Agriculture and the Environment. The Geography of Agriculture. A Brief History of Agriculture Classifying Agricultural Regions The Green Revolution Questioning our Agricultural ‘Success’ Biotechnology. History of Agriculture. Hunter-Gatherers Neolithic Revolution
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Domestication of Plants and Animals
Cultural Hearths: Near East, East Asia, Mesoamerica
Domestication of Animals
Technology allows much greater production (surplus) with less human labor.
Agribusiness - The industrialization of agriculture in the core countries. Fewer crops, higher output, larger farms, very little human labor (<2% in US).
The World’s ForestsRemaining and Lost
Source: World Resources Institute / South Dakota State University, 2009
Intact Forest Landscapes
Formerly forest, now croplands
Formerly forest, now pasture
Working Forest Landscapes
Original forest cover
Current forest cover
Tropical deforestation 2000-2005
Vegetation “slashed” and then burned. Soil remains fertile for 2-3 years. Then people move on.
Declining at hands of ranching and logging.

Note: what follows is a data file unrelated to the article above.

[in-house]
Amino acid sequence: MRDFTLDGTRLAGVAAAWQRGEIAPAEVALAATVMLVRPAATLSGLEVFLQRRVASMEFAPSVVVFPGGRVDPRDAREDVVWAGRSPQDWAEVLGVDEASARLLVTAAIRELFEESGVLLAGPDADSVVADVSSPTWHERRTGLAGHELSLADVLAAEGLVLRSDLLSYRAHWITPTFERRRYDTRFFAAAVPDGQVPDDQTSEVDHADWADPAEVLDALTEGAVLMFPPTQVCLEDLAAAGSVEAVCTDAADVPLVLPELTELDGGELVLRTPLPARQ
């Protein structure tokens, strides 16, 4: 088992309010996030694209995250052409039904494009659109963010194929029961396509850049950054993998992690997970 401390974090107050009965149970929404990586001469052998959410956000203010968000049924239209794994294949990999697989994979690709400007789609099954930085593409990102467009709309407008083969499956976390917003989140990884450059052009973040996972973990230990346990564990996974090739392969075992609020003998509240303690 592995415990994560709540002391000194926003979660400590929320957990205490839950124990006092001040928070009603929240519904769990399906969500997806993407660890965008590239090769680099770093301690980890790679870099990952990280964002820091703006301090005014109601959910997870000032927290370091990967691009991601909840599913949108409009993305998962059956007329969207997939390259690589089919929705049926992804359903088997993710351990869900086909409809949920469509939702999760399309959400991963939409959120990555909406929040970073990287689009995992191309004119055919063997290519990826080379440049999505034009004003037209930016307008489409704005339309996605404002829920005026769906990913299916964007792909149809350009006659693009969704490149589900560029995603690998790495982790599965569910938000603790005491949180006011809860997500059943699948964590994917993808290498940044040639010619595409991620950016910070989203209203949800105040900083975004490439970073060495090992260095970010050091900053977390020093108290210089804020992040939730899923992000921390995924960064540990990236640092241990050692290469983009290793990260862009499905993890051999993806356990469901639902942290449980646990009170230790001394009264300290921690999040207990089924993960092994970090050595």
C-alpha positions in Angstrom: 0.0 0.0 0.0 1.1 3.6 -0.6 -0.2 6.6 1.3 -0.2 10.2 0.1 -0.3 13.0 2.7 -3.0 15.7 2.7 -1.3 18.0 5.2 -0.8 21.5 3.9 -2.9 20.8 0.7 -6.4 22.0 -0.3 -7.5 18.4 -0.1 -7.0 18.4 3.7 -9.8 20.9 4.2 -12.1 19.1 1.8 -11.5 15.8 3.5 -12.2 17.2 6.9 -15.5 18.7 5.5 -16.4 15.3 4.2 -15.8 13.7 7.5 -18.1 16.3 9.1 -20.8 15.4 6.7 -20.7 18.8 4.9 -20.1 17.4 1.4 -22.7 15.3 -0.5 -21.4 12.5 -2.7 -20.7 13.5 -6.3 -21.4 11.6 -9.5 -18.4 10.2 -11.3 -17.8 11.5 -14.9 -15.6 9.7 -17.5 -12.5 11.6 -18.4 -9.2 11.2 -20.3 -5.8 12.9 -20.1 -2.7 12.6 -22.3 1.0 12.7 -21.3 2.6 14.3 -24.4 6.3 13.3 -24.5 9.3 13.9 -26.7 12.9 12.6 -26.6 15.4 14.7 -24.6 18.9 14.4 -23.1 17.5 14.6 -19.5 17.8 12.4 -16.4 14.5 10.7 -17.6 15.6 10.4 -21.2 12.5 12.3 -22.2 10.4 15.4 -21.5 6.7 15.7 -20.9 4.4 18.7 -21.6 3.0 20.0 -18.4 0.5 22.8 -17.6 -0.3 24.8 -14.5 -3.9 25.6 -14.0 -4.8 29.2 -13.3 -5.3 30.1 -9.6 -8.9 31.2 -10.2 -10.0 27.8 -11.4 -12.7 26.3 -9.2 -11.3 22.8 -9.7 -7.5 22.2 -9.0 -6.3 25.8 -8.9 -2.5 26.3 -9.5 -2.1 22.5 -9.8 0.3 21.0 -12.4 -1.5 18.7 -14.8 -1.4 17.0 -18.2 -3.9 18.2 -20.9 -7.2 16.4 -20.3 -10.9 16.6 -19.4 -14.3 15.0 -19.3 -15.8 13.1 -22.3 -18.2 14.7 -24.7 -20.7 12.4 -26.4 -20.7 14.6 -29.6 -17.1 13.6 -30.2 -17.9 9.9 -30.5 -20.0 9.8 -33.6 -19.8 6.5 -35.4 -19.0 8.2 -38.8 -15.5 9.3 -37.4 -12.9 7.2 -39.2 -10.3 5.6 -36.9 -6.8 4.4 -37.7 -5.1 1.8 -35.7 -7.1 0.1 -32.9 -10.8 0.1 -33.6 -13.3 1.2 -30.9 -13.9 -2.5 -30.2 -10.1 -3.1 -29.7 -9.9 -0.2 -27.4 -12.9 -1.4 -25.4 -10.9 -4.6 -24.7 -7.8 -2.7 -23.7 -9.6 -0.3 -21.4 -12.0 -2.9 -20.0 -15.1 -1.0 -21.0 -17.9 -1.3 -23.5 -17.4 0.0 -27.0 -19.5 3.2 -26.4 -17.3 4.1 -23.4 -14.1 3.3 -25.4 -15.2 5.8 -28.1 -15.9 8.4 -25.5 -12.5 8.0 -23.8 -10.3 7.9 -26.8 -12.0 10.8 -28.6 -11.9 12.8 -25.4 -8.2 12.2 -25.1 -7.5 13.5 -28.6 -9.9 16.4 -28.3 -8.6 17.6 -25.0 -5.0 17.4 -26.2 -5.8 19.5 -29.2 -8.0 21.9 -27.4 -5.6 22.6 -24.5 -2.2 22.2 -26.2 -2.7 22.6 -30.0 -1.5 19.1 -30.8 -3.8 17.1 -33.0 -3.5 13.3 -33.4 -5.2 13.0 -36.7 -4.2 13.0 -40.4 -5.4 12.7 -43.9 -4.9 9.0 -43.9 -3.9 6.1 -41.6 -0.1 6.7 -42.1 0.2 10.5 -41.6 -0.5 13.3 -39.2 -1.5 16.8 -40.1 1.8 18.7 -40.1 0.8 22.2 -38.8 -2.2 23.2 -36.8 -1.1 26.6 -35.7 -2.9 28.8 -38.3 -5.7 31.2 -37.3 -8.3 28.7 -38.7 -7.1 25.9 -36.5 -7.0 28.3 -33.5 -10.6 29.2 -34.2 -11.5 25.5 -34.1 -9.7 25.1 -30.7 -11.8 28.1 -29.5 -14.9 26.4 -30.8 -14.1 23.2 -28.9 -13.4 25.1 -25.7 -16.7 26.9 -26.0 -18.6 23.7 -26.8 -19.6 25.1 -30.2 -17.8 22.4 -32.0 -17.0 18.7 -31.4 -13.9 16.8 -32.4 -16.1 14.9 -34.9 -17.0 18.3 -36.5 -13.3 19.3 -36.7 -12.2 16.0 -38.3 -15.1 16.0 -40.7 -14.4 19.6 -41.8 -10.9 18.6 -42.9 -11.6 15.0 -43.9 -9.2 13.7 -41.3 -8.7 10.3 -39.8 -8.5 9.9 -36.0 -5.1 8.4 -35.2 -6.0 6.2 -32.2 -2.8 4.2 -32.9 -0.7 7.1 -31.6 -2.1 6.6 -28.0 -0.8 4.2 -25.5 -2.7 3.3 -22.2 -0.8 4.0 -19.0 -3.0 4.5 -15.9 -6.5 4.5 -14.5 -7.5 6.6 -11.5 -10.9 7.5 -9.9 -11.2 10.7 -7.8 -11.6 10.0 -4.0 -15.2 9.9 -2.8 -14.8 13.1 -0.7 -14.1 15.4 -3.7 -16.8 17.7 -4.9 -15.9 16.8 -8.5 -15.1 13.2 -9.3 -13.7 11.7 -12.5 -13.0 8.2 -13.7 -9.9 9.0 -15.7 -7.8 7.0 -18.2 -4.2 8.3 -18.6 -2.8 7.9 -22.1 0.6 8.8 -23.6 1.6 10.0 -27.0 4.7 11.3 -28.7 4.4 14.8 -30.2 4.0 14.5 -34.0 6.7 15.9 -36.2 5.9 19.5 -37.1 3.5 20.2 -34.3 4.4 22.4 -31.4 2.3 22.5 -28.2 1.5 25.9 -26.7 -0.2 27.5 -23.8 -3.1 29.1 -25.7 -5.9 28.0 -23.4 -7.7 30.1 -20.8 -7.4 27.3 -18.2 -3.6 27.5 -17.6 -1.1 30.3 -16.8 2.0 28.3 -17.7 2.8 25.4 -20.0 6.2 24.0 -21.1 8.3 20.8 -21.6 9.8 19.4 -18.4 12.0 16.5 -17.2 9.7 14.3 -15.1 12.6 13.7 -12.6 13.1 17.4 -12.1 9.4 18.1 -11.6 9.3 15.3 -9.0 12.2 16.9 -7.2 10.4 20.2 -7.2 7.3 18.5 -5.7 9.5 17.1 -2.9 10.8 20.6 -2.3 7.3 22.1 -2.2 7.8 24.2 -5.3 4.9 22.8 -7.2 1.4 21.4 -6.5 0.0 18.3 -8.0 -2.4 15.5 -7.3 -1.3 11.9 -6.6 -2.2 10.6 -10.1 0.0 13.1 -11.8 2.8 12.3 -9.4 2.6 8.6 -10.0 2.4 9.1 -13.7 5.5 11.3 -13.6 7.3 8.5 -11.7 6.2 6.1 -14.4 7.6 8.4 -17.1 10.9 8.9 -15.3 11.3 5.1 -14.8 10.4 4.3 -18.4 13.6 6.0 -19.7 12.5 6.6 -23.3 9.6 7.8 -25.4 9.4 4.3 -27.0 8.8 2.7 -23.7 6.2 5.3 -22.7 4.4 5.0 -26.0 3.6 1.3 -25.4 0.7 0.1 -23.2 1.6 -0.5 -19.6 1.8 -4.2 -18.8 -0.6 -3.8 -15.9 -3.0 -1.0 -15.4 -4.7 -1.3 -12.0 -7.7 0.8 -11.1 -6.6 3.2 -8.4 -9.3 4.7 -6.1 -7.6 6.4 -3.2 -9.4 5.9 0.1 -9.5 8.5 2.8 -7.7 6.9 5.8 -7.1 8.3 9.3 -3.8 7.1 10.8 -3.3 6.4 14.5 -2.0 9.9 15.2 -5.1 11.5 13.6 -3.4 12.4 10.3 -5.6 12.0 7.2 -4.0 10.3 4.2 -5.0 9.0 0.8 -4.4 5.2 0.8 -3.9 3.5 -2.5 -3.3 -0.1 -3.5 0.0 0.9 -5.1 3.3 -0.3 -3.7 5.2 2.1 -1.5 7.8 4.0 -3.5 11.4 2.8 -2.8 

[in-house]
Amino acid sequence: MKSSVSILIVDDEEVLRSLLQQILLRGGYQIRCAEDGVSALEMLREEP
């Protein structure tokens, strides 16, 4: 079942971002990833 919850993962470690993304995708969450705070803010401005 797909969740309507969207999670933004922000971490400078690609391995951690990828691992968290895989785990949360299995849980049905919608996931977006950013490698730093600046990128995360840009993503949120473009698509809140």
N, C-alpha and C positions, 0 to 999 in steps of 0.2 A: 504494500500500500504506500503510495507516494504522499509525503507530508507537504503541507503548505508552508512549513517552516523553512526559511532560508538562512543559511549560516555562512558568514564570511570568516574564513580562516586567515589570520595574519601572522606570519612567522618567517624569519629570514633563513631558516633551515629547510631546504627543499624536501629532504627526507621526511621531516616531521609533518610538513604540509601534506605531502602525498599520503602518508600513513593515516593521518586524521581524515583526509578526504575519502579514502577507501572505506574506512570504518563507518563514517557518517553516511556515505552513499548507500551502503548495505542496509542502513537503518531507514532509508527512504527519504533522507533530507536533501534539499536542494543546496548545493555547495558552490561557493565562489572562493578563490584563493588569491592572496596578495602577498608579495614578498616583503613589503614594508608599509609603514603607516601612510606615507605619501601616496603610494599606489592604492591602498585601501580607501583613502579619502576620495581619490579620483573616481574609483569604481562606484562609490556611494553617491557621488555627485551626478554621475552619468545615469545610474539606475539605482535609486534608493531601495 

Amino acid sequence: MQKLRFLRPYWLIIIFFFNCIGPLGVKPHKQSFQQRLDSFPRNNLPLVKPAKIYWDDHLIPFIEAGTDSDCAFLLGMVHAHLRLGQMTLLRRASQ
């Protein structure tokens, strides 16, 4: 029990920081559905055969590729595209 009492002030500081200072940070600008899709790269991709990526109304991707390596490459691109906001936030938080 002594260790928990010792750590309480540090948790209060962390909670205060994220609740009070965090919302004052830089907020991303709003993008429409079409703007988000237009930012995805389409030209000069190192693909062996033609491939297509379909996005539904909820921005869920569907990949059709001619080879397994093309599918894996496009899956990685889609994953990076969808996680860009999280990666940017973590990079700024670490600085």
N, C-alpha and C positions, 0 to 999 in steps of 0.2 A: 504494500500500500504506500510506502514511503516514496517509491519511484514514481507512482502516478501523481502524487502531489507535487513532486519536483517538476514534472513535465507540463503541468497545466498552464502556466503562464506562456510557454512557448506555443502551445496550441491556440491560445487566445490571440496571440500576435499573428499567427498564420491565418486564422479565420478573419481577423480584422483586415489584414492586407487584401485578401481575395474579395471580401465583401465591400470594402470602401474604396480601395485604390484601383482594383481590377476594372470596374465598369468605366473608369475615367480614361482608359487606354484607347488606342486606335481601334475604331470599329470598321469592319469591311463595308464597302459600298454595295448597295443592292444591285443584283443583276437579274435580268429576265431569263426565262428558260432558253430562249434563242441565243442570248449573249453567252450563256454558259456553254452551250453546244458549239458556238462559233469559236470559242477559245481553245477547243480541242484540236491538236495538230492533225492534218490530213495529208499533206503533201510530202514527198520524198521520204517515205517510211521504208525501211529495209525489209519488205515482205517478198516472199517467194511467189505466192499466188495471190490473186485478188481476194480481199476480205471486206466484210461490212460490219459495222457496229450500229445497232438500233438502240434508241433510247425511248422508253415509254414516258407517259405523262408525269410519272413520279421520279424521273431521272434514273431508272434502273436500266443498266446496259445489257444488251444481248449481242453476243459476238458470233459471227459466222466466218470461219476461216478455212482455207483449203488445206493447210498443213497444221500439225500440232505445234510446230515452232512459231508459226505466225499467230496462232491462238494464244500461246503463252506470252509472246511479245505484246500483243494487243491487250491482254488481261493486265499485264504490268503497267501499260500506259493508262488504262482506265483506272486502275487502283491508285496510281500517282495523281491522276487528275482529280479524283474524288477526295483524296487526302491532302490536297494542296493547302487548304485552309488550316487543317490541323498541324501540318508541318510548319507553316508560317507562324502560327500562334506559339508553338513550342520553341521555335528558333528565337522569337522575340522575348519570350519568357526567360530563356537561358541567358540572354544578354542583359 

The breeding and herding of domesticated animals for subsistence.
Most nomads are being pressured into sedentary life as land is usurped for agriculture or mining.
Somali Nomad and Tent
Double croppingis used in warm winter areas of S. China and Taiwan
The Fields of Bali
Thai Rice Farmers
Mixed Crop and Livestock Farming
Where: Ohio to Dakotas, centered on Iowa; much of Europe from France to Russia
Where: worldwide, but U.S. and Russia predominant
Highly mechanized: combines, worth hundreds of thousands of dollars, migrate northward in U.S., following the harvest.
Where: arid or semi-arid areas of western U.S., Argentina, Brazil, Uruguay, Spain and Portugal.
History: initially open range, now sedentary with transportation changes.
Where: areas surrounding the Mediterranean, California, Oregon, Chile, South Africa, Australia
Climate has summer dry season. Landscape is mountainous.
The term green revolution refers to the development and adoption of high yielding cereal grains in the less developed world during the 1960s, 1970s, and 1980s. Very large short term gains in grain output have allowed food supplies to grow faster than populations, until very recently.
Green Revolution History
Acreage and Yield Trends
1943 Rockefeller Foundation begins work on short stature hybrid corn in Mexico
1960s Hybrid strains of rice, wheat, and corn show great success in S.E. Asia, and Latin America.
1970 Head of Mexican corn program, Borlaug, wins Nobel Peace Prize
1990s Growth in food supply continues, but slows to below the rate of population growth, as the results of unsustainable farming practices take effect.
“Our incredible successes as a species are largely derived from this choice, but the biggest threats to our existence stem from the same decision.” Jared Diamond, 1999